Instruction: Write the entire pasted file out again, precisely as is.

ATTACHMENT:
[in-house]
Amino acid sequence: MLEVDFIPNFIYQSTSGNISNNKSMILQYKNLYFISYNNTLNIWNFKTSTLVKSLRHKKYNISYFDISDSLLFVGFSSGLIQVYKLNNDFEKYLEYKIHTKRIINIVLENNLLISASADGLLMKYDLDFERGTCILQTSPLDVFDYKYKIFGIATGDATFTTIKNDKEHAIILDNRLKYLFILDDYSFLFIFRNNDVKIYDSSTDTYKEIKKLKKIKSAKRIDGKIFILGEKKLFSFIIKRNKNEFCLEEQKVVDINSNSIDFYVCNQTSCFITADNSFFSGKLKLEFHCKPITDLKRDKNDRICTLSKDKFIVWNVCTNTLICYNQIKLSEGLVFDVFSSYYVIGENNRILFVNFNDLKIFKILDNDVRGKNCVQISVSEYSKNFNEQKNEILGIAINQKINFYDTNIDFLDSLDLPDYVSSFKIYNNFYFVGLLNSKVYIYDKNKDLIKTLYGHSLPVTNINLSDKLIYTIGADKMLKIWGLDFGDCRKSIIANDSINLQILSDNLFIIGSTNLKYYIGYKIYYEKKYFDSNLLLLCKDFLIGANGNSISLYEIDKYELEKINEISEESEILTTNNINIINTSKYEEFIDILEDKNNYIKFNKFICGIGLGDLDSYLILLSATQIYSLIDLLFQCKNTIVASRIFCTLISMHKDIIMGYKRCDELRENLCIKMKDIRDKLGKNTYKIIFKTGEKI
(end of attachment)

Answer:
[in-house]
Amino acid sequence: MLEVDFIPNFIYQSTSGNISNNKSMILQYKNLYFISYNNTLNIWNFKTSTLVKSLRHKKYNISYFDISDSLLFVGFSSGLIQVYKLNNDFEKYLEYKIHTKRIINIVLENNLLISASADGLLMKYDLDFERGTCILQTSPLDVFDYKYKIFGIATGDATFTTIKNDKEHAIILDNRLKYLFILDDYSFLFIFRNNDVKIYDSSTDTYKEIKKLKKIKSAKRIDGKIFILGEKKLFSFIIKRNKNEFCLEEQKVVDINSNSIDFYVCNQTSCFITADNSFFSGKLKLEFHCKPITDLKRDKNDRICTLSKDKFIVWNVCTNTLICYNQIKLSEGLVFDVFSSYYVIGENNRILFVNFNDLKIFKILDNDVRGKNCVQISVSEYSKNFNEQKNEILGIAINQKINFYDTNIDFLDSLDLPDYVSSFKIYNNFYFVGLLNSKVYIYDKNKDLIKTLYGHSLPVTNINLSDKLIYTIGADKMLKIWGLDFGDCRKSIIANDSINLQILSDNLFIIGSTNLKYYIGYKIYYEKKYFDSNLLLLCKDFLIGANGNSISLYEIDKYELEKINEISEESEILTTNNINIINTSKYEEFIDILEDKNNYIKFNKFICGIGLGDLDSYLILLSATQIYSLIDLLFQCKNTIVASRIFCTLISMHKDIIMGYKRCDELRENLCIKMKDIRDKLGKNTYKIIFKTGEKI